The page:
Having started out primarily in the prototyping space with desktop stereolithography (SLA) systems, the company recently switched to a larger premises in Dartford, which is now home to two HP Jet Fusion 4210 models and a HP Jet Fusion 5210 following increasing demand from customers for production-grade parts.
Speaking about the decision to install the HP Jet Fusion fleet, James Hawkins, founder of Printing Portal, pointed to the technology’s potential to compete with injection moulding and its complementary post-processing station which, upon testing, Hawkins found to deliver a powder refresh rate that is “80% higher than competitors.”
Hawkins said: “Being able to produce parts fast and with a high refresh rate using powder and a fairly simple maintenance routine were all part of the system’s attraction. As was having a machine that would enable Printing Portal to announce to the world that it had industrial level additive-manufacturing capabilities. Having left a secure career in investment management to start my own 3D-printing start-up, the decision to invest in multiple HP machines felt like our manufacturing journey had started in earnest.”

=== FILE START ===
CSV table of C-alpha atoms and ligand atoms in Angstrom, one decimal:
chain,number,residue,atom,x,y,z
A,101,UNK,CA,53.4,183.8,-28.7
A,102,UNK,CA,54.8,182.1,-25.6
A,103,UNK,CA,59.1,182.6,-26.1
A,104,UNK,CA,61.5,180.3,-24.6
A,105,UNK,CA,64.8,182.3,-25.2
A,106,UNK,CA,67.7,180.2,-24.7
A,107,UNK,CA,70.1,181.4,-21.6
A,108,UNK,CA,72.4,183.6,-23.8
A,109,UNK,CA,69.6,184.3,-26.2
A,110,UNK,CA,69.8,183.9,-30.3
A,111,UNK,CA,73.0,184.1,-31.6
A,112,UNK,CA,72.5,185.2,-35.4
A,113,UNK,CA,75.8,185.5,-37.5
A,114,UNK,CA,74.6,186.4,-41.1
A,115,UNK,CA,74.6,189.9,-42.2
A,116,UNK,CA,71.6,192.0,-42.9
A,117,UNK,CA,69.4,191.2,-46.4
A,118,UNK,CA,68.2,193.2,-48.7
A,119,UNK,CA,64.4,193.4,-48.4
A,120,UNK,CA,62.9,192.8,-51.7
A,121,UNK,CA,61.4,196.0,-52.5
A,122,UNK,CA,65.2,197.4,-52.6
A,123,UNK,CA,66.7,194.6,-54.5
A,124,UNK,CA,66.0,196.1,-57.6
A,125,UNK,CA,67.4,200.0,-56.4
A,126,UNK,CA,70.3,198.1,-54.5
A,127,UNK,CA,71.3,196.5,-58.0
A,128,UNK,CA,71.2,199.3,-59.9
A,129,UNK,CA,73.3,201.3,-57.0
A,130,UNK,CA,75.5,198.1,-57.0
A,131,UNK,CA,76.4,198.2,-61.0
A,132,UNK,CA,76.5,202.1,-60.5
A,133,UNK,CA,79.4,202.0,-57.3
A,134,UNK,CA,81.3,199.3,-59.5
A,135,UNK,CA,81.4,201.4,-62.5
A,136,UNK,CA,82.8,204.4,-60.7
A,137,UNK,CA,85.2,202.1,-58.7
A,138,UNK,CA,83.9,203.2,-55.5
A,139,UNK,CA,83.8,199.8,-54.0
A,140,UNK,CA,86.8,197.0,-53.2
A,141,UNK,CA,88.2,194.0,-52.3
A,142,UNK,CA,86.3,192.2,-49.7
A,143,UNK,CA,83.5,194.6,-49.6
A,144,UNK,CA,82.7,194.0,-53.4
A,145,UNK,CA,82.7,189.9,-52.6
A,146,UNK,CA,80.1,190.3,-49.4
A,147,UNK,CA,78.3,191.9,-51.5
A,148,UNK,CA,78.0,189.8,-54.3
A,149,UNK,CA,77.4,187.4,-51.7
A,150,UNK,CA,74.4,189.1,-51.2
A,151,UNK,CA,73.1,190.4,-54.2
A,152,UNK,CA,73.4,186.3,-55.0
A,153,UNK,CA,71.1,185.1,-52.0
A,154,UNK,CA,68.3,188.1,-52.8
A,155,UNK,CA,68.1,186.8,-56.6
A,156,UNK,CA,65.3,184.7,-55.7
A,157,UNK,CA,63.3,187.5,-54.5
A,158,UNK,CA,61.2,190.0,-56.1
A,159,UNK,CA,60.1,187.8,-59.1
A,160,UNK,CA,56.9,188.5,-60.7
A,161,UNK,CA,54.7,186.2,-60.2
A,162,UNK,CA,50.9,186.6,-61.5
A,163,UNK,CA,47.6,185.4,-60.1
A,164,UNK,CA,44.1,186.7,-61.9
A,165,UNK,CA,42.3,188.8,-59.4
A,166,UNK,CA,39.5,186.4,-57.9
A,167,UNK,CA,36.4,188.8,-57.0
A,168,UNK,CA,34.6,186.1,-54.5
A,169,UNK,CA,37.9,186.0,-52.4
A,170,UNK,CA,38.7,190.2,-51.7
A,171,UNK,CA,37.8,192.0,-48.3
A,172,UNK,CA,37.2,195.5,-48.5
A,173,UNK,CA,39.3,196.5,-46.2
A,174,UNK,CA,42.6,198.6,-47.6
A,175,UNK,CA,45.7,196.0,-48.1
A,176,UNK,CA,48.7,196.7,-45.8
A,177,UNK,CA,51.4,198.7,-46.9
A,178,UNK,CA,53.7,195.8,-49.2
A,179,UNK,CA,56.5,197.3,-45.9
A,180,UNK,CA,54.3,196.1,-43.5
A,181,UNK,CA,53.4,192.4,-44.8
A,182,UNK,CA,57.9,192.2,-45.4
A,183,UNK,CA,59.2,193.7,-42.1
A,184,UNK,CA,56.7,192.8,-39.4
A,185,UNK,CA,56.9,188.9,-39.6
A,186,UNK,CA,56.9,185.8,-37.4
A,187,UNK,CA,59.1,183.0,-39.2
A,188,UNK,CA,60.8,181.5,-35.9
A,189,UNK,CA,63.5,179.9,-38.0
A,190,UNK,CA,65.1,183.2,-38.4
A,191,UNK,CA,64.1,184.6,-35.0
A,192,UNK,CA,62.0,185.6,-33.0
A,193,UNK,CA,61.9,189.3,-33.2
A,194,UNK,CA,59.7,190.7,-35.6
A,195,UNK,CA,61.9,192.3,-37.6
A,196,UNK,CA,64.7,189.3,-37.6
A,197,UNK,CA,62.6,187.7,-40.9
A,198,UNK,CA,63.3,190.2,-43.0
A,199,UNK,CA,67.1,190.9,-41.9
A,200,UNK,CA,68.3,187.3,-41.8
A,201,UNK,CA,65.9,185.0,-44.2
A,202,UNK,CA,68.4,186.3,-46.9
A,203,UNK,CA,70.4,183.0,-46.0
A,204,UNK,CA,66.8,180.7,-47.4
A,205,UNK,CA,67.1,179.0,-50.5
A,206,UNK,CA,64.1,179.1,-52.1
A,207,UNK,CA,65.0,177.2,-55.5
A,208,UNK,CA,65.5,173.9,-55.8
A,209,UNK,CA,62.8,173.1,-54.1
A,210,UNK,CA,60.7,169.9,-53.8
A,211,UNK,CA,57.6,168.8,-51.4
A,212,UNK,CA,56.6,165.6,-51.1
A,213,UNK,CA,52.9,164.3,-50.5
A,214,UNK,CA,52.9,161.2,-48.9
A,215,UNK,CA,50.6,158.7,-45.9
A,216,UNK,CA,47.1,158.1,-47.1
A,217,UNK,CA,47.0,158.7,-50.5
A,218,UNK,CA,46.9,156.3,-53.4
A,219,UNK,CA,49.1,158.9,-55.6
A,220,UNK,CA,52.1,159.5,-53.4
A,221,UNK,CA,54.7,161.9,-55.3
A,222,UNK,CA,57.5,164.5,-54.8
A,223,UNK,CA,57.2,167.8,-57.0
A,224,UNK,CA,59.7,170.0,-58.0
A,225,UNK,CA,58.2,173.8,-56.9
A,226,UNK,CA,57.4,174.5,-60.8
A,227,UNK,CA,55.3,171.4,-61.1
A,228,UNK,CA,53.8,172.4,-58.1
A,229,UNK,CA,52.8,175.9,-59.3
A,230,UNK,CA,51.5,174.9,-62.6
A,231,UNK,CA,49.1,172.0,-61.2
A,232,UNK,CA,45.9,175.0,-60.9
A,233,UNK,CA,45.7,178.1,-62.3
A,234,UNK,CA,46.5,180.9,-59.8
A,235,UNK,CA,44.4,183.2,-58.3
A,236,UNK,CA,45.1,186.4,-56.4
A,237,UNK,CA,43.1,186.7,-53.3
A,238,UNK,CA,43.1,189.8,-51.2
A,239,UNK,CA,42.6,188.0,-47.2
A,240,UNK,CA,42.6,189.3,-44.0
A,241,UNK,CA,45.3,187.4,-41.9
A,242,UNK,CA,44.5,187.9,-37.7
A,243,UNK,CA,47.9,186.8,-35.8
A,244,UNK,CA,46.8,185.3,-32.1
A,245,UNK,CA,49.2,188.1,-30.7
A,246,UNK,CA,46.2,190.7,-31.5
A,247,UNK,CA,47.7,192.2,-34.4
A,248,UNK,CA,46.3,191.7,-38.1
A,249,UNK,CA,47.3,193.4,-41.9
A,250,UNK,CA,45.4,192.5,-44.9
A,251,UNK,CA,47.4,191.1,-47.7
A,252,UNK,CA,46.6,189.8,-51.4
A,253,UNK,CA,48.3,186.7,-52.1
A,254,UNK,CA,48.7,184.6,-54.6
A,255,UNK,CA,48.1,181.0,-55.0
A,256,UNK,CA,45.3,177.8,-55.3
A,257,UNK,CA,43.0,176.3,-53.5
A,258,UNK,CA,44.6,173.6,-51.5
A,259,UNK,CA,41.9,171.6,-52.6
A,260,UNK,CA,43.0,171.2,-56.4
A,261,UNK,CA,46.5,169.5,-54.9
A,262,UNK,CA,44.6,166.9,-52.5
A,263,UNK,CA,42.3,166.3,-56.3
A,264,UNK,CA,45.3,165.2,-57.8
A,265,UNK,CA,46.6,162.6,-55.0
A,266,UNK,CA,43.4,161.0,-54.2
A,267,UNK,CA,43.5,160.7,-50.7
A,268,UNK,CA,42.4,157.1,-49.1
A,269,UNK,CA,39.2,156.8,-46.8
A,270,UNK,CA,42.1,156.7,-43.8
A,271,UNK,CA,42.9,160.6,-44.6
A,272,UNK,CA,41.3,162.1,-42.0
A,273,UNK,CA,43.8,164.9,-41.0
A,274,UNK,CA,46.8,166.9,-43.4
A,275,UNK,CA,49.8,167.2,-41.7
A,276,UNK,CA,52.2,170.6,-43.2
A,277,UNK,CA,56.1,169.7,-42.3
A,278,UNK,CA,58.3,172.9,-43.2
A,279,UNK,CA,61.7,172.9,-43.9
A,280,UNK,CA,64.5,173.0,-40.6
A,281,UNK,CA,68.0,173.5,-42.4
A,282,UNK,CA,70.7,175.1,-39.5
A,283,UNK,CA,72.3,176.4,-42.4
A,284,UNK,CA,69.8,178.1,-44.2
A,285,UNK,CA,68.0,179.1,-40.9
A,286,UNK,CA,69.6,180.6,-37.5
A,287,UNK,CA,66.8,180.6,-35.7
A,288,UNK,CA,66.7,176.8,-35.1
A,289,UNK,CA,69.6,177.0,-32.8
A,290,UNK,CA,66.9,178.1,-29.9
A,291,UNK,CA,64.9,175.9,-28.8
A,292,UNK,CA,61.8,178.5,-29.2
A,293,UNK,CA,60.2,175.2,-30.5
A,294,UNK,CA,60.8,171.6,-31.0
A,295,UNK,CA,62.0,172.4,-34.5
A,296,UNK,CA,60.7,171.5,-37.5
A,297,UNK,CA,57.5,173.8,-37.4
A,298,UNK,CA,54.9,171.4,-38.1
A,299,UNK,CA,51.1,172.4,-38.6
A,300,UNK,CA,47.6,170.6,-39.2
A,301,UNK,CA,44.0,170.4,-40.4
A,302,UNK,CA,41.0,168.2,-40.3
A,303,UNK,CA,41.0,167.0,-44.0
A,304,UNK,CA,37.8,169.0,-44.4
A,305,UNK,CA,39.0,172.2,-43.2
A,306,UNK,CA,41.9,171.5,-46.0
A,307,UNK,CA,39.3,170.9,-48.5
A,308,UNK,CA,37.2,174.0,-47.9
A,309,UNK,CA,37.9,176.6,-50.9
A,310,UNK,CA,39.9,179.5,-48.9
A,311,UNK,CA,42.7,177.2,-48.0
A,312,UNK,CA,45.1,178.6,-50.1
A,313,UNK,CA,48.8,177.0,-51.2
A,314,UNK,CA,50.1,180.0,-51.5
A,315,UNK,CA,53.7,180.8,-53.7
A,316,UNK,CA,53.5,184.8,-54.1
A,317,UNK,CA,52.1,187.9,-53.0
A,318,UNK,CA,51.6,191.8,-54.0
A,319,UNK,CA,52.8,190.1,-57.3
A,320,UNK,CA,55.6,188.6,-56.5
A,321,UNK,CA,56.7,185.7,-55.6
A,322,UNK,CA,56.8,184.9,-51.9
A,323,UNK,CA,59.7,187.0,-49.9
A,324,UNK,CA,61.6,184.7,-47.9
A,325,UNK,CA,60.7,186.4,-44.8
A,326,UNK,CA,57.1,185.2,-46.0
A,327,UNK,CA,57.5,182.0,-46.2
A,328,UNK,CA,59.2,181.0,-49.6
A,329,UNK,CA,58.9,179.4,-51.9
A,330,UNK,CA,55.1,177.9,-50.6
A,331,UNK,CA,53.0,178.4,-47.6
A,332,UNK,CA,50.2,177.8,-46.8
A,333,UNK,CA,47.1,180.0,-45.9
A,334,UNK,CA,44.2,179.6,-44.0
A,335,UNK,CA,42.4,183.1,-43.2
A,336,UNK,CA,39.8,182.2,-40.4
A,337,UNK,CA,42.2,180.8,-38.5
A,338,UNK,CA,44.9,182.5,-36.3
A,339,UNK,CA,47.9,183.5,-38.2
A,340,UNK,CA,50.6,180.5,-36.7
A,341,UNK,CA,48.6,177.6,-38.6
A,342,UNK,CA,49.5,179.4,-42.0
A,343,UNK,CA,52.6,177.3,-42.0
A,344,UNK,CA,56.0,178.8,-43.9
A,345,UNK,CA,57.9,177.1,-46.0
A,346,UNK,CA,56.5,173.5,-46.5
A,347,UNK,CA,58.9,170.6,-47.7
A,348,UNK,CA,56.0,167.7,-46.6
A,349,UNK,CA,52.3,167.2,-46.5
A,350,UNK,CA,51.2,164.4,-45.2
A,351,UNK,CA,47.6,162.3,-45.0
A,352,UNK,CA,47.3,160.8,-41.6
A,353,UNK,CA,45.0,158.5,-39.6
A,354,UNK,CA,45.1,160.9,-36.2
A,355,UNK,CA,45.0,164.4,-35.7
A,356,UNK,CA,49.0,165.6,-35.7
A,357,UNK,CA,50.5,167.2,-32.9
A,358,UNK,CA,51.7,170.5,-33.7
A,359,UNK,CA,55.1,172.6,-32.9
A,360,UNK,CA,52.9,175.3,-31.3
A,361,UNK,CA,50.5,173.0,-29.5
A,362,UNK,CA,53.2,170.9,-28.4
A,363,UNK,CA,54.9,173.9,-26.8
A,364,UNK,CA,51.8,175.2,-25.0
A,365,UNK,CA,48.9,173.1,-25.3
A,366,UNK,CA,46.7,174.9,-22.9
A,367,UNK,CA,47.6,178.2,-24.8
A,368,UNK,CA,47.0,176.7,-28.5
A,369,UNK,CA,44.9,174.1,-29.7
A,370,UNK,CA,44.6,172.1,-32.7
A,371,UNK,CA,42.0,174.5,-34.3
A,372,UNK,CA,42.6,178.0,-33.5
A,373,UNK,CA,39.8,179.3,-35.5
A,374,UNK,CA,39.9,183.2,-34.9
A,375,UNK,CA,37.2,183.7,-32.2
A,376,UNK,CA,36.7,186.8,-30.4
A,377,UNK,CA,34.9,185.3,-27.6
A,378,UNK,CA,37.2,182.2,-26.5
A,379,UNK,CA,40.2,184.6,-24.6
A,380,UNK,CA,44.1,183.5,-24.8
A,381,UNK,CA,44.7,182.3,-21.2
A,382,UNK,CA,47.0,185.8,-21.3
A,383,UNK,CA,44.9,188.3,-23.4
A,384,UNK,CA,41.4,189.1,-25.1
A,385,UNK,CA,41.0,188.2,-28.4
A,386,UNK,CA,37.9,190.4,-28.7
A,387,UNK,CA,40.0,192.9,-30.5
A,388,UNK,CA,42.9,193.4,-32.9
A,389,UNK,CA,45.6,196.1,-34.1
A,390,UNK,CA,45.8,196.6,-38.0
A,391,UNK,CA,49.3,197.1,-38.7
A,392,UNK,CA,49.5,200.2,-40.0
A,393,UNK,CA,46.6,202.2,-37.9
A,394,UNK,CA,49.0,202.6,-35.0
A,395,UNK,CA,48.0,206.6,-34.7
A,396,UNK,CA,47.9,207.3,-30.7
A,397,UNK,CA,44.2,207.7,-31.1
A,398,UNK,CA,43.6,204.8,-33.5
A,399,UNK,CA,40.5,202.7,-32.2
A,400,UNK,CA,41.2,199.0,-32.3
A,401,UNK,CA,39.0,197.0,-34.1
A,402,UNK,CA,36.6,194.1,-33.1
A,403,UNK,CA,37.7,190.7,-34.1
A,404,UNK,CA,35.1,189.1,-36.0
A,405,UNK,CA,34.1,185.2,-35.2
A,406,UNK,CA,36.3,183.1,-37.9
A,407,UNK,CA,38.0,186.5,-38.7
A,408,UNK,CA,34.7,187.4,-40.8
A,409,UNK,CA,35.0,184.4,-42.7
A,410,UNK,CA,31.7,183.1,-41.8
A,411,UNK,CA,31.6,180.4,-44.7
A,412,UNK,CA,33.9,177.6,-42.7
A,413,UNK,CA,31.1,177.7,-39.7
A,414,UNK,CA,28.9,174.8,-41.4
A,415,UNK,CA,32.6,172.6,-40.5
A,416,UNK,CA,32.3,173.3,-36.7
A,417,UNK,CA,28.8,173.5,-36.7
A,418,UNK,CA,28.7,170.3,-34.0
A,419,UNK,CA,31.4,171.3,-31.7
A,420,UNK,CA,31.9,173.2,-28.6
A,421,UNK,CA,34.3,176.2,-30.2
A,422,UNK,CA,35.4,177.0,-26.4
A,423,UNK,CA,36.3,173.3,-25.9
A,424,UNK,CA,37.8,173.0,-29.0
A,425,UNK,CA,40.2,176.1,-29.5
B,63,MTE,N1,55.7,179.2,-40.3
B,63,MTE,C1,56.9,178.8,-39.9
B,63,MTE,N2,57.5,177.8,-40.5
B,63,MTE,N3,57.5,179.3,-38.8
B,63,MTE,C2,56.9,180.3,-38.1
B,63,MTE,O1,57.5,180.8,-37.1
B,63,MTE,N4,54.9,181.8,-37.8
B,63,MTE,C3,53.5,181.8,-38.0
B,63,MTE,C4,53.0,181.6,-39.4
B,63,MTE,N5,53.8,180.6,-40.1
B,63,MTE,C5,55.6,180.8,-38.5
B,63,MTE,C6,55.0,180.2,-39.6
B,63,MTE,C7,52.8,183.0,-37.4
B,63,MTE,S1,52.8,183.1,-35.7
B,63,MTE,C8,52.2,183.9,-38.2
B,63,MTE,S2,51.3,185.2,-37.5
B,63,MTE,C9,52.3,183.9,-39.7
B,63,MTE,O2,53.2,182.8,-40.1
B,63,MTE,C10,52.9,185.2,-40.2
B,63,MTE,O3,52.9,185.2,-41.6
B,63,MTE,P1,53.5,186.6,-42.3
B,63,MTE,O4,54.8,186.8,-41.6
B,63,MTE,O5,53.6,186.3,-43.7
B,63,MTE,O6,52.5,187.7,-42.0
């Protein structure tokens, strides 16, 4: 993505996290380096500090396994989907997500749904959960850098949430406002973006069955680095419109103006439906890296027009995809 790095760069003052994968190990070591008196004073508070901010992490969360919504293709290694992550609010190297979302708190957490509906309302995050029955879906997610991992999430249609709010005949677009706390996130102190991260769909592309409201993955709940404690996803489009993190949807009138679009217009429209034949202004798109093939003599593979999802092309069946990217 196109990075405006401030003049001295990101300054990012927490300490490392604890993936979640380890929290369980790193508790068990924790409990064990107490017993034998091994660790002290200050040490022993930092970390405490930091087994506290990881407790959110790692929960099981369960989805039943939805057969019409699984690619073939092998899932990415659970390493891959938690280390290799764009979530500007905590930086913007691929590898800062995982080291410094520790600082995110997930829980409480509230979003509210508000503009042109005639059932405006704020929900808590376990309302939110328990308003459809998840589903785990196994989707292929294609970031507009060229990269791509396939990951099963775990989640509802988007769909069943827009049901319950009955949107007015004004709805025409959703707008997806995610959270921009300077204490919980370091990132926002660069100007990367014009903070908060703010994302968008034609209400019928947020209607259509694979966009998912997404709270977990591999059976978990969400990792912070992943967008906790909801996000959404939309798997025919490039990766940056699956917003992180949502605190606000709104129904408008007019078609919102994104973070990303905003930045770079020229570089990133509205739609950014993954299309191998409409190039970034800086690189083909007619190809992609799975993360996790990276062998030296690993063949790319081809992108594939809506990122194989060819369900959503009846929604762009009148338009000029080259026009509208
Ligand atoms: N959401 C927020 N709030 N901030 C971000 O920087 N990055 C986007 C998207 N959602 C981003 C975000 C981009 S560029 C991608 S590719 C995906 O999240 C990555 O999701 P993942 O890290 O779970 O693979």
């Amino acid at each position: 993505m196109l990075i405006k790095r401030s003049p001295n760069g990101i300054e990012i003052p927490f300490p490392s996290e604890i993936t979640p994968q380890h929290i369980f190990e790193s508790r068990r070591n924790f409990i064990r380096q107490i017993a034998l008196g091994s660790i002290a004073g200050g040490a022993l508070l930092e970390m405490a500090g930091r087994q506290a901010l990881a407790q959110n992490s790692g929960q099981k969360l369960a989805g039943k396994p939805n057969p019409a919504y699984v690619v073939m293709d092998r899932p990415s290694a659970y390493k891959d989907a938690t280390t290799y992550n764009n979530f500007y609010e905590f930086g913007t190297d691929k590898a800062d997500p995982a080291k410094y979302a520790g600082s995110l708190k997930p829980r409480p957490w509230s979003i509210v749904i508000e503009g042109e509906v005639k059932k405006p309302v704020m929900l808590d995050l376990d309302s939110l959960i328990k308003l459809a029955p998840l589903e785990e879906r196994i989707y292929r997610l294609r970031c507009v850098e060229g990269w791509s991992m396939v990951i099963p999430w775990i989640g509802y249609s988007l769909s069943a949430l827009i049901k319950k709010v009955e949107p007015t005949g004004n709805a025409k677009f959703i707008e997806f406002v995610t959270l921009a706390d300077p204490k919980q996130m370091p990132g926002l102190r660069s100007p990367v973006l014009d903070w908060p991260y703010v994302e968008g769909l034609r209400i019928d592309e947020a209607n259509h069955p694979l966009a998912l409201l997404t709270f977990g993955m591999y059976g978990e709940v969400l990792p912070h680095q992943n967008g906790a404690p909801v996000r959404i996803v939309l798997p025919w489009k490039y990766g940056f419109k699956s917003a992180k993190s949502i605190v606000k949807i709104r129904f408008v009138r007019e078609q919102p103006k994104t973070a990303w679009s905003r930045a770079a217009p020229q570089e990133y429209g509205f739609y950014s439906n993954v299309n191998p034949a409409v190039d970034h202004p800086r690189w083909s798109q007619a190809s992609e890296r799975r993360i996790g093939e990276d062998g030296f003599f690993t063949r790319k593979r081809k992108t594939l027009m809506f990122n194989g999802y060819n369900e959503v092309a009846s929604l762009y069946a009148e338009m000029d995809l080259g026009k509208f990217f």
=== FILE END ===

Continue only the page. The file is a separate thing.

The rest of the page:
Printing Portal says it has already noticed a change in mindset amongst its customers who are now moving away from using AM purely as a prototyping technology towards a means for production. Applications so far include jigs and fixtures, brackets, consumer goods, bicycle parts and automotive components.
George Brasher, MD of UK&I at HP Inc. commented, “As Printing Portal is a relative newcomer to the market, it’s impressive that it is now managing 100% growth year on year, and we’re proud that our technology is enabling this growth. As the technology evolves and more materials are on offer in the marketplace, we’re confident that Printing Portal can meet new demand with their skills and know-how, along with the materials and features of HP Multi Jet Fusion 3D-printing machines.”
Since its launch in 2016, HP’s Jet Fusion technology has been leveraged by a number of well-known customers, including Ford which recently announced a partnership with HP to recycle spent 3D printing powders and parts and reuse them for injection moulded automotive components. Over in the U.S., American Banknote Corporation (ABCorp) recently expanded its Boston-based Center of Excellence to incorporate an Additive Manufacturing Center equipped with HP Jet Fusion technology, which is expected to be capable of producing 220,000 end-use production parts a week.
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